The best way to approach an exhibition such as the Asia-Pacific Triennial is to walk around and simply look at the works, considering what each one is trying to do, what each achieves or fails to achieve, and ultimately what carries conviction. This may seem so obvious as to be not worth saying, but in practice we all too often allow the careful packaging or spin of commentary on exhibition labels to convince us we see what is not really there.
Of course it is useful to know something more of the context of a work and the circumstances of the artist, but curators should consider it a principle of integrity not to tell viewers what they are meant to see or how they are meant to react to a work. Unfortunately, the contrary is the rule in contemporary art, either because the work is obscure or inadequate without this supplement of extrinsic significance, or because the field is so permeated with certain kinds of ideology that curators cannot resist spoon-feeding the viewer with the moral conclusions to be drawn from the work.
Just as a piece of music that does not work before you read the sleeve notes cannot be saved by the blurb, so a piece of art that does not impart a sense of conviction in its own terms will not gain conviction by commentary. Nor can its meaning be changed by telling us the artist was trying to express, or thought they were expressing, a different meaning.
An amusing example here is a video in which we see an attractive young woman with long bare legs and high heels lying on her back and walking up a wall. There is an elaborate explanation on the wall adjacent, informing us of her South Pacific heritage, and assuring us that “Western fascination” with and “stereotypical ideas” about Pacific Islander bodies are here being “powerfully addressed” and even subverted. But one would have to add that they are also being exploited for all they are worth.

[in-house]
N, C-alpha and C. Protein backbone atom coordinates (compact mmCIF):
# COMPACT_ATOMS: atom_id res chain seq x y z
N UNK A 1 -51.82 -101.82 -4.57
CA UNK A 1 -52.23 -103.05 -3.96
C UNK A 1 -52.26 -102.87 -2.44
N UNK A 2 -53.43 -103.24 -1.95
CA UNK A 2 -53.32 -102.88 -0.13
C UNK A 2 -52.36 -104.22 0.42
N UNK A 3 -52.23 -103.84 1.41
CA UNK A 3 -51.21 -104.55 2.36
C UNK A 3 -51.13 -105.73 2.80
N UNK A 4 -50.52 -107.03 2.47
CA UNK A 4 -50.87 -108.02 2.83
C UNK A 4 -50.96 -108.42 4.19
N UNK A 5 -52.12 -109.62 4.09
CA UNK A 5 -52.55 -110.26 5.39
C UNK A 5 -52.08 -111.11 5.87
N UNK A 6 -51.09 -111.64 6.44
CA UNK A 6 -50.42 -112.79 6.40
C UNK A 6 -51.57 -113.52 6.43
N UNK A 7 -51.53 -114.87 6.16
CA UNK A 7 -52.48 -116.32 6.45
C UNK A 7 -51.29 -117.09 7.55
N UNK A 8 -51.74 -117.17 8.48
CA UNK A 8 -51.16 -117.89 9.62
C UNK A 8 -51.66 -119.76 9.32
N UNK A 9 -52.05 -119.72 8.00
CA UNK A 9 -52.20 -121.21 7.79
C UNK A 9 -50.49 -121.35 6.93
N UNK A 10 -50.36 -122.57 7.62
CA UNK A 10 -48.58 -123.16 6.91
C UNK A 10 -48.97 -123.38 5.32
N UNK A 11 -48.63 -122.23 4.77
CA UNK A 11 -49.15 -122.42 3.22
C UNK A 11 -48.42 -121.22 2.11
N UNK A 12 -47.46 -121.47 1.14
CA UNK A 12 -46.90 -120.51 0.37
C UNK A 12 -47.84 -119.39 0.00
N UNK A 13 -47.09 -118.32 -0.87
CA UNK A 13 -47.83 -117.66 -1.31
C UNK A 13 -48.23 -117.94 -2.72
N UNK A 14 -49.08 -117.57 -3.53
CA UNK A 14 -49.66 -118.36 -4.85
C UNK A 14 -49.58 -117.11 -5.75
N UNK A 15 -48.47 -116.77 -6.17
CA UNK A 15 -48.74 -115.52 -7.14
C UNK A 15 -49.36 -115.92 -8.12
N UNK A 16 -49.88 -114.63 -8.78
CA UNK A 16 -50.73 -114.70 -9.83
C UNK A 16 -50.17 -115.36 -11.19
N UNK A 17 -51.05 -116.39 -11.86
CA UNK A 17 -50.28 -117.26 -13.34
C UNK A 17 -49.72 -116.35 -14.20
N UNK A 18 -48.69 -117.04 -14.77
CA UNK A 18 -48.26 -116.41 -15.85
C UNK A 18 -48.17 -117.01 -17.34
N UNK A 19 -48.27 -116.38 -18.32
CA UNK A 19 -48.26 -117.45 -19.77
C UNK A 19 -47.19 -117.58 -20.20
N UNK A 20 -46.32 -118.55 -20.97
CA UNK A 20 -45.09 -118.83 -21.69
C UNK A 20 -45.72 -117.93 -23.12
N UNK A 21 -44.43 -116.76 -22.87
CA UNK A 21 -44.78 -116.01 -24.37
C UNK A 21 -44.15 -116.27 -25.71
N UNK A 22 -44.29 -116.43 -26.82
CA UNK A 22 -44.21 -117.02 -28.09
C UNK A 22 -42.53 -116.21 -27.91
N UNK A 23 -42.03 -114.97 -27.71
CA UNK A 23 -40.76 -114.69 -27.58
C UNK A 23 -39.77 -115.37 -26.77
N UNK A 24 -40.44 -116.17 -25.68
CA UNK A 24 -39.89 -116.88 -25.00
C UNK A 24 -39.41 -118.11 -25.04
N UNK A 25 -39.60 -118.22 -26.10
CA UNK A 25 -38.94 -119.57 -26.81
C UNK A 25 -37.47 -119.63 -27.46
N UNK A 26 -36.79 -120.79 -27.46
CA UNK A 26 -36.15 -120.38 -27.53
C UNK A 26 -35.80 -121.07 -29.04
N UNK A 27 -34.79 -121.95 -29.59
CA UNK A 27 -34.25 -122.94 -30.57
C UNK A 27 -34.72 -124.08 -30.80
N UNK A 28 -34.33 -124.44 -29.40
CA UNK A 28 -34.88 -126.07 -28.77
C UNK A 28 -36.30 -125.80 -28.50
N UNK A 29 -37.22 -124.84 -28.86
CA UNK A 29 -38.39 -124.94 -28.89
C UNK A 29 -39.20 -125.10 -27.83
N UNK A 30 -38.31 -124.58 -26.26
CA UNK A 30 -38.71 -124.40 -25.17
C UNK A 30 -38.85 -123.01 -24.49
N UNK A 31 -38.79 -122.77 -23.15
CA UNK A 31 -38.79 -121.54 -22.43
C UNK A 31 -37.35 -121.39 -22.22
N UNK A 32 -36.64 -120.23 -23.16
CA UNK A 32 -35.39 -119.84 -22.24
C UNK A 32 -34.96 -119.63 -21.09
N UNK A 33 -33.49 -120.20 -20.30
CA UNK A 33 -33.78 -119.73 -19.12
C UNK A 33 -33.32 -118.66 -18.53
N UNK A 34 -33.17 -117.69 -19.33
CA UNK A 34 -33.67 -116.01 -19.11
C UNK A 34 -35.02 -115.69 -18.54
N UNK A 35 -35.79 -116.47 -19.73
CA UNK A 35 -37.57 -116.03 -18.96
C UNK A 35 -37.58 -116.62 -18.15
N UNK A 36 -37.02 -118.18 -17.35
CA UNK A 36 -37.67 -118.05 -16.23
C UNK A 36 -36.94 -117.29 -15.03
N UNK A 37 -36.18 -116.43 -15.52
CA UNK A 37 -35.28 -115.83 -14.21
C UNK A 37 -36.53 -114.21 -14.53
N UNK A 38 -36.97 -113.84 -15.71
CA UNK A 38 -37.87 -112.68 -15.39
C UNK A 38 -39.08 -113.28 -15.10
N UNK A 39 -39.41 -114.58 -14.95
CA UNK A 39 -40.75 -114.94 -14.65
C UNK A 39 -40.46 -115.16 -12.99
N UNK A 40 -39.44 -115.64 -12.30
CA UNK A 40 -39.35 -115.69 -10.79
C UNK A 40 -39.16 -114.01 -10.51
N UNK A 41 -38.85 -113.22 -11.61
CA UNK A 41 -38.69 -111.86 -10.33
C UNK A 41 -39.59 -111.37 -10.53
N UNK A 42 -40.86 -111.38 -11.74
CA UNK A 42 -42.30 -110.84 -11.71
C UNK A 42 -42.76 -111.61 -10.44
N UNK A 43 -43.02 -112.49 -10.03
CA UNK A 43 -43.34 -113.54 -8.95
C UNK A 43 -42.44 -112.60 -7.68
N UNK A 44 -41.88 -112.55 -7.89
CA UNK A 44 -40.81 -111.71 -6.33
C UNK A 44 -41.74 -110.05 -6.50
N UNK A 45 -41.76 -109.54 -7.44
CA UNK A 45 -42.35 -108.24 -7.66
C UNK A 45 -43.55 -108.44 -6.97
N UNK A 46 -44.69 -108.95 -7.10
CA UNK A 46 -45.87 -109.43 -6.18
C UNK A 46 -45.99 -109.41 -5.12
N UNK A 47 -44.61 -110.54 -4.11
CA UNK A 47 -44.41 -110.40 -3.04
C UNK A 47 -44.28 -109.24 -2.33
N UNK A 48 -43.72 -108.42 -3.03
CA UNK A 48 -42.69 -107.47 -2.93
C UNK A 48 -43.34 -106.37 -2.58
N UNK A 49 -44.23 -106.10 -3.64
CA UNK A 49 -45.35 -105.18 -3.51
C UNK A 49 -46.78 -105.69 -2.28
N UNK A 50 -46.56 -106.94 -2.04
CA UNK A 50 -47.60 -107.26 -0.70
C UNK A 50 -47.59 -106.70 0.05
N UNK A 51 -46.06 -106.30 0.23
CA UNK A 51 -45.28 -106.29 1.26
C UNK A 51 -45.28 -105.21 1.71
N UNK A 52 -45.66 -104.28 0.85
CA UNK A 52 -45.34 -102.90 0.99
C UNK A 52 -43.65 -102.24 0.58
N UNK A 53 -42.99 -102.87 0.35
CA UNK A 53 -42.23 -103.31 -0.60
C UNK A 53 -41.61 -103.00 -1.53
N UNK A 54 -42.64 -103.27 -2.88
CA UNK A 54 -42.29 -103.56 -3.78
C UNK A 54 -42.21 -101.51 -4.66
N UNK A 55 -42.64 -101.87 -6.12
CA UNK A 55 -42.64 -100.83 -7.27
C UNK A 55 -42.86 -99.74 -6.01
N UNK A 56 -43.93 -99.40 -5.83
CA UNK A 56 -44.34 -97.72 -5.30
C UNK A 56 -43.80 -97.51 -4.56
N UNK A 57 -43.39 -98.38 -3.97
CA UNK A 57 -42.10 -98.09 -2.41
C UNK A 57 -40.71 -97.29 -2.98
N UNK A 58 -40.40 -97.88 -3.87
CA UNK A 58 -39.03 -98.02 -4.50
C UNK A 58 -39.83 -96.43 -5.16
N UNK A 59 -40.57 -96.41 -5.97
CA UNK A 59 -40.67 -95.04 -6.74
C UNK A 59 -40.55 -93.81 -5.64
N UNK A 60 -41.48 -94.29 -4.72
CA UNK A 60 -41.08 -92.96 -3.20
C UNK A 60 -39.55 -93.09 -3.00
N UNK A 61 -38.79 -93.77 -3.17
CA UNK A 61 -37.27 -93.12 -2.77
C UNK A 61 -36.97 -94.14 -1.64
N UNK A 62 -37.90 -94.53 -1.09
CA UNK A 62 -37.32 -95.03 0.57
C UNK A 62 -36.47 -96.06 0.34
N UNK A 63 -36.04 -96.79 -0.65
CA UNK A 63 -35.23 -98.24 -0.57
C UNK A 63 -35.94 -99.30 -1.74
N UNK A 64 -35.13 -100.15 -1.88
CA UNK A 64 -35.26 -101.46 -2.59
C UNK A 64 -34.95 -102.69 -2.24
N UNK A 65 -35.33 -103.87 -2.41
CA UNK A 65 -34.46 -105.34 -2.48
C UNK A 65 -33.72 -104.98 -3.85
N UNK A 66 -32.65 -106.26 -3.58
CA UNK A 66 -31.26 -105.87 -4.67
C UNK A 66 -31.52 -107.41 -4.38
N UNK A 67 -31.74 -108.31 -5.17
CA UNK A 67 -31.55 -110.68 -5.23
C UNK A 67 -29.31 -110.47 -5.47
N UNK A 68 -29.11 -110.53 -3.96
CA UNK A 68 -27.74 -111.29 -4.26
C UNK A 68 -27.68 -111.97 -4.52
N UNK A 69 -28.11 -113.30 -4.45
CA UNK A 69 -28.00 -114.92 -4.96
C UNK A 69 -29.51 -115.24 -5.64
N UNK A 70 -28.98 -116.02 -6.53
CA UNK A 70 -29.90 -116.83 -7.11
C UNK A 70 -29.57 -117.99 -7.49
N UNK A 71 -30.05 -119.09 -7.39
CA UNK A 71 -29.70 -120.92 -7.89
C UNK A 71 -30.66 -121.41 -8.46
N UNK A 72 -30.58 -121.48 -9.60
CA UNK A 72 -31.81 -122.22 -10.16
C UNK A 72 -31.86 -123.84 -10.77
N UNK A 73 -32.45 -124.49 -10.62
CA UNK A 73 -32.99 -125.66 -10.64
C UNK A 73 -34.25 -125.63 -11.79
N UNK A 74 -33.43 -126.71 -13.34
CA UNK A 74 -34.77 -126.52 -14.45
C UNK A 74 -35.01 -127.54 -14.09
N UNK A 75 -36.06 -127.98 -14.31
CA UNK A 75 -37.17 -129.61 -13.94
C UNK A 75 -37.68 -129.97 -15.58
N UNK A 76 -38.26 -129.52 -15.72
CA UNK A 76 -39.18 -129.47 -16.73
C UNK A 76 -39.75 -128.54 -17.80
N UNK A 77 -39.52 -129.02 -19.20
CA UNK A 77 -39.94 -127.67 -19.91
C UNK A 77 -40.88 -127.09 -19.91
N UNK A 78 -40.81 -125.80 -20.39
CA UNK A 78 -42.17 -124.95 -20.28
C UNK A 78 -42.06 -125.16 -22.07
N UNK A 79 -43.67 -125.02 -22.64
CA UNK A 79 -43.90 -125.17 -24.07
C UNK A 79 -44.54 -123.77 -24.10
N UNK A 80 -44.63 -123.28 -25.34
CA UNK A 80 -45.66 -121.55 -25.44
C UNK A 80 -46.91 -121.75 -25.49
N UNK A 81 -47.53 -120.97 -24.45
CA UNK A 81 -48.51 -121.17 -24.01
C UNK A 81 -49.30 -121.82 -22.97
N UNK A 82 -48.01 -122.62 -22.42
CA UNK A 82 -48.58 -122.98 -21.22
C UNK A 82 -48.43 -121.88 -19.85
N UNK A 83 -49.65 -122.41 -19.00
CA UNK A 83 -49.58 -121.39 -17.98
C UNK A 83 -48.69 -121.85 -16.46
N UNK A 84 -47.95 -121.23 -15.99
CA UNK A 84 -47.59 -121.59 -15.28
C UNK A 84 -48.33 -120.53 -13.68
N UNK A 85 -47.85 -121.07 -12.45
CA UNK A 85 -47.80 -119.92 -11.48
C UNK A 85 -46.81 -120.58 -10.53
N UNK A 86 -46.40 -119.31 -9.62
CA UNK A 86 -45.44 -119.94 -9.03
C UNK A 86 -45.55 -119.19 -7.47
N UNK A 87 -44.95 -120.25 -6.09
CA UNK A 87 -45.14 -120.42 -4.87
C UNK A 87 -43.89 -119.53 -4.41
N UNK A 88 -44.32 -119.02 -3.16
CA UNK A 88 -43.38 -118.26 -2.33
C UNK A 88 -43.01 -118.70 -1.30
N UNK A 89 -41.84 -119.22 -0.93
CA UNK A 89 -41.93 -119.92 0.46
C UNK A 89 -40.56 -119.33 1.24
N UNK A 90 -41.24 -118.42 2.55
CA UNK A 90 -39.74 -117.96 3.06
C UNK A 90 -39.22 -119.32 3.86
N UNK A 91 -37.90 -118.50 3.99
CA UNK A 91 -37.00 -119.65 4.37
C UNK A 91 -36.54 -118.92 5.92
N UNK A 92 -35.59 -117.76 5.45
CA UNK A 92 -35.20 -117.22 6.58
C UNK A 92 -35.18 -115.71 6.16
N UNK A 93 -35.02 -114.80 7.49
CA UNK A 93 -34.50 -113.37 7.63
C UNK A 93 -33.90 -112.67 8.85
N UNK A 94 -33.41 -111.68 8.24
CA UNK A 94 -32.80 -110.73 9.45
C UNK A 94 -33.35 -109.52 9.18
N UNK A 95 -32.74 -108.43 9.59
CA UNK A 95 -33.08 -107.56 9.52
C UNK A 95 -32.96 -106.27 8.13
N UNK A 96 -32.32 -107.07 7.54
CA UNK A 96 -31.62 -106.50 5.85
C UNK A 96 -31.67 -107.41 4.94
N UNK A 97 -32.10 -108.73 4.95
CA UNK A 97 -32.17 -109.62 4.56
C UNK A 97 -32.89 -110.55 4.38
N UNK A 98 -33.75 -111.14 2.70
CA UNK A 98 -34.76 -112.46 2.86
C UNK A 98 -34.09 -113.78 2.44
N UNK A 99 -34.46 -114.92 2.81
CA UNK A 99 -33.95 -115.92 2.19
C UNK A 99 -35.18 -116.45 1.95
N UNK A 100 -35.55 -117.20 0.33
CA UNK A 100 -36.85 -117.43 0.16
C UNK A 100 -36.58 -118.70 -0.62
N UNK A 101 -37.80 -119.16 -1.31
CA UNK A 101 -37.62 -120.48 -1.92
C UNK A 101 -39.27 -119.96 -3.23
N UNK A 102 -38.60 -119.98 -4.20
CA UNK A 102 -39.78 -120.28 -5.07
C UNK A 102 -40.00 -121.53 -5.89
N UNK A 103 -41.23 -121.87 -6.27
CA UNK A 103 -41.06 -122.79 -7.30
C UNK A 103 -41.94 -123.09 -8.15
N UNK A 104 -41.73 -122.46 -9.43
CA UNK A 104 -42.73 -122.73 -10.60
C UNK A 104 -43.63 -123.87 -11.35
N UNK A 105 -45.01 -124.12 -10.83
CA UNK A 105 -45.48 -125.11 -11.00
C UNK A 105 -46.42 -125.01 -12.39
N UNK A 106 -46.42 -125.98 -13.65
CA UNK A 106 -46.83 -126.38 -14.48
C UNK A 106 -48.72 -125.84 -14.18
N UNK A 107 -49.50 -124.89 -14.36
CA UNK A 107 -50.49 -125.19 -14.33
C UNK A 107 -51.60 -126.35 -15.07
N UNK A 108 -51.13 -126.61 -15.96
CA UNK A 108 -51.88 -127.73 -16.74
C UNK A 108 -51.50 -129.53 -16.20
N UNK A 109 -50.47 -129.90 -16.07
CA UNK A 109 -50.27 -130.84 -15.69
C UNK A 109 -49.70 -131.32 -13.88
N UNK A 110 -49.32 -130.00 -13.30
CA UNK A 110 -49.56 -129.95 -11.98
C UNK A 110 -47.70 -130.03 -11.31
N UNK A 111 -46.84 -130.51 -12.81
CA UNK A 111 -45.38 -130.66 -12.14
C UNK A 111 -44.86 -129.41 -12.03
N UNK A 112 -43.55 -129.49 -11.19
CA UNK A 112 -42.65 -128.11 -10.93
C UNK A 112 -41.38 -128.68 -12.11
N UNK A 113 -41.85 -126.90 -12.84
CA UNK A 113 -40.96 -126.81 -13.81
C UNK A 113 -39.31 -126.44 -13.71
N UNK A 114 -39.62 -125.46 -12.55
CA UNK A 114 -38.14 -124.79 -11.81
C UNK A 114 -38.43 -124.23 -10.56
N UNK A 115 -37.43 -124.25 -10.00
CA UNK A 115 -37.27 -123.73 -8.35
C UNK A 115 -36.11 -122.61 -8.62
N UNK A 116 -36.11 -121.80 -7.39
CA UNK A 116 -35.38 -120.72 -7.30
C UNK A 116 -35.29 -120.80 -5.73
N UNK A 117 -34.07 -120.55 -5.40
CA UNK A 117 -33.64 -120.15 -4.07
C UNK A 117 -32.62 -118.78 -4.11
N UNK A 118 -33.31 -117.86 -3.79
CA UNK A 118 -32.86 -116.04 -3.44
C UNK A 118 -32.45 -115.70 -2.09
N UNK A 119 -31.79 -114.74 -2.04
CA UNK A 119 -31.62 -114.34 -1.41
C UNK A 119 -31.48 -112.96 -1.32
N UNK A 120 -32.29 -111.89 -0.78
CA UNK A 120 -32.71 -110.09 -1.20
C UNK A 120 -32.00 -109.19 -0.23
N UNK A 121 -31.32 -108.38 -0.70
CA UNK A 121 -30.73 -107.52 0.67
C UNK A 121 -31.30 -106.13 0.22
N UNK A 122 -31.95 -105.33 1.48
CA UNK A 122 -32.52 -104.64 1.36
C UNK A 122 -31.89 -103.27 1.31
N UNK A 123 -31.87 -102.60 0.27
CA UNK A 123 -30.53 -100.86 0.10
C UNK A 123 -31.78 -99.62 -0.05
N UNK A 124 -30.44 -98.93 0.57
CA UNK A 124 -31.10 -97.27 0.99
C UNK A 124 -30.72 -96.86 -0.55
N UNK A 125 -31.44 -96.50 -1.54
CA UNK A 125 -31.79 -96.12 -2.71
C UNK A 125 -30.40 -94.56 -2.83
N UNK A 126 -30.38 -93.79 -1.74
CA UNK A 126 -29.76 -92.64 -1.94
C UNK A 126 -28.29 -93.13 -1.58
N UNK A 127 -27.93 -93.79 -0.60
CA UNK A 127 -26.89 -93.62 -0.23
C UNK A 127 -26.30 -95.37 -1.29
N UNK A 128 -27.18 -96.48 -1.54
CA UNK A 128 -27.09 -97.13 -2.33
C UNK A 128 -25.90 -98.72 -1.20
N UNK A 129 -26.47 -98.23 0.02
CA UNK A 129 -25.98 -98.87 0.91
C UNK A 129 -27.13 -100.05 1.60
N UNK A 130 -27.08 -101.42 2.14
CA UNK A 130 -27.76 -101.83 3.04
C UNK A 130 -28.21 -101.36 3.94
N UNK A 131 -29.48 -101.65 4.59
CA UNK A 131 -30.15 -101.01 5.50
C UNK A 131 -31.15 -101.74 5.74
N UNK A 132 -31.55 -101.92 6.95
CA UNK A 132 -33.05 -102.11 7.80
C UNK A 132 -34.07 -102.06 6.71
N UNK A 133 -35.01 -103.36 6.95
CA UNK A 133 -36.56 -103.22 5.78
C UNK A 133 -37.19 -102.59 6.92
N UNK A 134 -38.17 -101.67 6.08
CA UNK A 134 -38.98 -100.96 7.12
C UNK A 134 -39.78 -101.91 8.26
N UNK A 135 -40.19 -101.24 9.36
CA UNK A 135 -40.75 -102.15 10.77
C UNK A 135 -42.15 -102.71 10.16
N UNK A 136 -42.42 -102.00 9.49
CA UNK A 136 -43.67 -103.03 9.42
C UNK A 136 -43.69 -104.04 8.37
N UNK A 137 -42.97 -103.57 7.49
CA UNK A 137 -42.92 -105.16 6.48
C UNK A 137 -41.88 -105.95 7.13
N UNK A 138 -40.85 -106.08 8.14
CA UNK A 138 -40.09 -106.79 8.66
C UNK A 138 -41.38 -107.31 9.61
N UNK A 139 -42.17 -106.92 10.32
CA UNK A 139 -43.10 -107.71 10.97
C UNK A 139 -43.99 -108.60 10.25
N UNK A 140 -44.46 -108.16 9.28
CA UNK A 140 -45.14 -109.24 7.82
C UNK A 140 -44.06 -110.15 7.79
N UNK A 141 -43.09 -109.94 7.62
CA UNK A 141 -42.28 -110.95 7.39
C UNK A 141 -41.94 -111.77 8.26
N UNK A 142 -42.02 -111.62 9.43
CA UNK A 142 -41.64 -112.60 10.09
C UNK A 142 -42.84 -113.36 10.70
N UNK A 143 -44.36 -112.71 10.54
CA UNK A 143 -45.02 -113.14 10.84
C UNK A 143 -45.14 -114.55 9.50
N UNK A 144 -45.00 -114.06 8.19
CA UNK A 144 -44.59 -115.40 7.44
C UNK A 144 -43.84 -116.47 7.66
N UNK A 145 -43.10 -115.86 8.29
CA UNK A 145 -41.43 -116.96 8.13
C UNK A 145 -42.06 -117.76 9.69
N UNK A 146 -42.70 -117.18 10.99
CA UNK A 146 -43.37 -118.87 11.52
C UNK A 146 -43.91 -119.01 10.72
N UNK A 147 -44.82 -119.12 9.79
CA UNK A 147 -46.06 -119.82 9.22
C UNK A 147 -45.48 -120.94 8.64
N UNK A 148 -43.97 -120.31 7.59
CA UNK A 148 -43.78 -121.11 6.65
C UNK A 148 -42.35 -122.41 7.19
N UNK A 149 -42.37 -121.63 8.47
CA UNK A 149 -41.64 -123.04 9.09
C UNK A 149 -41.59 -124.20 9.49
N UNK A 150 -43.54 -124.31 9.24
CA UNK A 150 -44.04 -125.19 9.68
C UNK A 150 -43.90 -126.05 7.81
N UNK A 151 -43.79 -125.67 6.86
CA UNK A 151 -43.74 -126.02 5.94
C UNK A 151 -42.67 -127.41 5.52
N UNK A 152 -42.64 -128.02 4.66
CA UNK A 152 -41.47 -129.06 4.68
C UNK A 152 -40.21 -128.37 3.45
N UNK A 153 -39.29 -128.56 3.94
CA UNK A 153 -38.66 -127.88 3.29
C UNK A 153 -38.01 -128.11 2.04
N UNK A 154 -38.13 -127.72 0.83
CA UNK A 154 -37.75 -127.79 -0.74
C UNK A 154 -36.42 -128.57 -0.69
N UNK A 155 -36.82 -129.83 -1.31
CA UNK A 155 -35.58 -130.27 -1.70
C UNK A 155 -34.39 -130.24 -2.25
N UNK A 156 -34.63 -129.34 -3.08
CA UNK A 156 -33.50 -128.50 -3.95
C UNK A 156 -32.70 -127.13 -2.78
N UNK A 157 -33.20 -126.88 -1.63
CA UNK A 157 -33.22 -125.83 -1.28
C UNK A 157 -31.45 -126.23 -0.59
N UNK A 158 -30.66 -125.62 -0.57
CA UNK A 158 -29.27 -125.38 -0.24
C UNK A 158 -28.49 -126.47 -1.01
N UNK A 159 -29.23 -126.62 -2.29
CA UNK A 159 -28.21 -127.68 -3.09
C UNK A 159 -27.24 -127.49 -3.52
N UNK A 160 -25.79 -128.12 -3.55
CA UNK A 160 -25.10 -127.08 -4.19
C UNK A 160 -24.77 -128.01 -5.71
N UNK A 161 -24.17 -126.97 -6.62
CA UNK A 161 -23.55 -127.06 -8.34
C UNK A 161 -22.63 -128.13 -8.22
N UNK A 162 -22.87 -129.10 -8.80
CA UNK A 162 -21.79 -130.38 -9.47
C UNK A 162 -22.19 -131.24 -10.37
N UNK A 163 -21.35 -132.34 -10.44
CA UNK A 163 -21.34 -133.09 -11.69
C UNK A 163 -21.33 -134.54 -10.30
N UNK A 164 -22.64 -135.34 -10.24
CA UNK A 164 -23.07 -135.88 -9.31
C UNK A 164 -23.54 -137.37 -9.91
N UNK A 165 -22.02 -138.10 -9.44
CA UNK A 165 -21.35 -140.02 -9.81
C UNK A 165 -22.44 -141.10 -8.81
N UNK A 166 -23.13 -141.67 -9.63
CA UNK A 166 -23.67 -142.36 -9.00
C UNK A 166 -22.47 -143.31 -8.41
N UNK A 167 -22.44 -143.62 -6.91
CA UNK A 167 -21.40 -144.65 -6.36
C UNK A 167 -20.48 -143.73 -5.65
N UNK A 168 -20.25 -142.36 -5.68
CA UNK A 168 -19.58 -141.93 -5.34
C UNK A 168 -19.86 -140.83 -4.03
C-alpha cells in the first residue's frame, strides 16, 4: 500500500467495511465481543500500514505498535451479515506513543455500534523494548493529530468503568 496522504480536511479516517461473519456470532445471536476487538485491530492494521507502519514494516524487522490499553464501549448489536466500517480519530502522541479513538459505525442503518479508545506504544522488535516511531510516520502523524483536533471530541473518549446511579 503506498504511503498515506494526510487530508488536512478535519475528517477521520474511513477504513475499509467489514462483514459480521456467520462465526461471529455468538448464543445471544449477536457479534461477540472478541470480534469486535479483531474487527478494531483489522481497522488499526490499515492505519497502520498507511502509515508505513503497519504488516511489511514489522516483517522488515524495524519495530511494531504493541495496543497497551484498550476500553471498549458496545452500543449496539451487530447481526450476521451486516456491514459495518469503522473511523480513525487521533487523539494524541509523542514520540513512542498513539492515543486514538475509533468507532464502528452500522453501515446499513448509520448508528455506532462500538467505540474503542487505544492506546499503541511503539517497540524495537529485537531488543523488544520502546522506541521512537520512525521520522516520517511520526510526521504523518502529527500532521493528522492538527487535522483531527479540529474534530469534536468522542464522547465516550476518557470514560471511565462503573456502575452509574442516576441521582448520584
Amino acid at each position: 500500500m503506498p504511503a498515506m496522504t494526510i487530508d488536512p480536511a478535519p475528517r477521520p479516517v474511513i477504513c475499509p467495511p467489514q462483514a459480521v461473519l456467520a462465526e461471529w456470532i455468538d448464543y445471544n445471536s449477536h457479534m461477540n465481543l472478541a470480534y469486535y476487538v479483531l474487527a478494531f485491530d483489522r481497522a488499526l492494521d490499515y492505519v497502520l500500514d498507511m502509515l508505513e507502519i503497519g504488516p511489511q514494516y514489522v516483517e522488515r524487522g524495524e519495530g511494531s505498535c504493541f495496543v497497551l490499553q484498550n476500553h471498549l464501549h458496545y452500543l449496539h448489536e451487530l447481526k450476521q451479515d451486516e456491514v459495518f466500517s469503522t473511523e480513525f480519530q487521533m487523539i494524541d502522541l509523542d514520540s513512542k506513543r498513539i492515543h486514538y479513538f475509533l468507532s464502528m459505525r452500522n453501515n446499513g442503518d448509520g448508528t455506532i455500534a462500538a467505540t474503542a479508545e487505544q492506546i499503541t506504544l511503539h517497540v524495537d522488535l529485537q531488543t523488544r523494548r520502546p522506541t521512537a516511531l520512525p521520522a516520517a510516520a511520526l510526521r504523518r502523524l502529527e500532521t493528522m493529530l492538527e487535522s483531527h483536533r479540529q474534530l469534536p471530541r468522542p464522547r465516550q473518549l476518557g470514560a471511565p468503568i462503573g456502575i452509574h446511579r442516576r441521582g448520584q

More unpleasant is an elaborate video on two walls, mainly showing footage of life in Cambodia, in which the artist appears in a saffron-coloured caterpillar-shaped costume as the Buddhist Bug. There is something ugly about the way this smug and artistically pretentious contrivance is juxtaposed with the real life of humble people, but when we realise the artist is a Muslim in a Buddhist country, it feels even more distasteful. Naturally the label hastens to characterise her work as playful, but nothing in the work supports this assertion, and there is no escaping the stench of condescension.
Interestingly, we learn this woman, though a Cambodian, had grown up in exile and returned to her country as an outsider. She seems to illustrate a broader problem, when Asian and other Asia-Pacific Triennial Queensland Art Gallery, Gallery of Modern Art, Brisbane, until April 10 cultures are seen by compatriots who have spent too much time in the West, have become too imbued with the jargon of gender and postcolonial theory that festers in art schools, too assimilated into the international contemporary art business, and too disconnected from the lived reality of their own cultures.
The most convincing work is almost inevitably that which is closest to its roots and has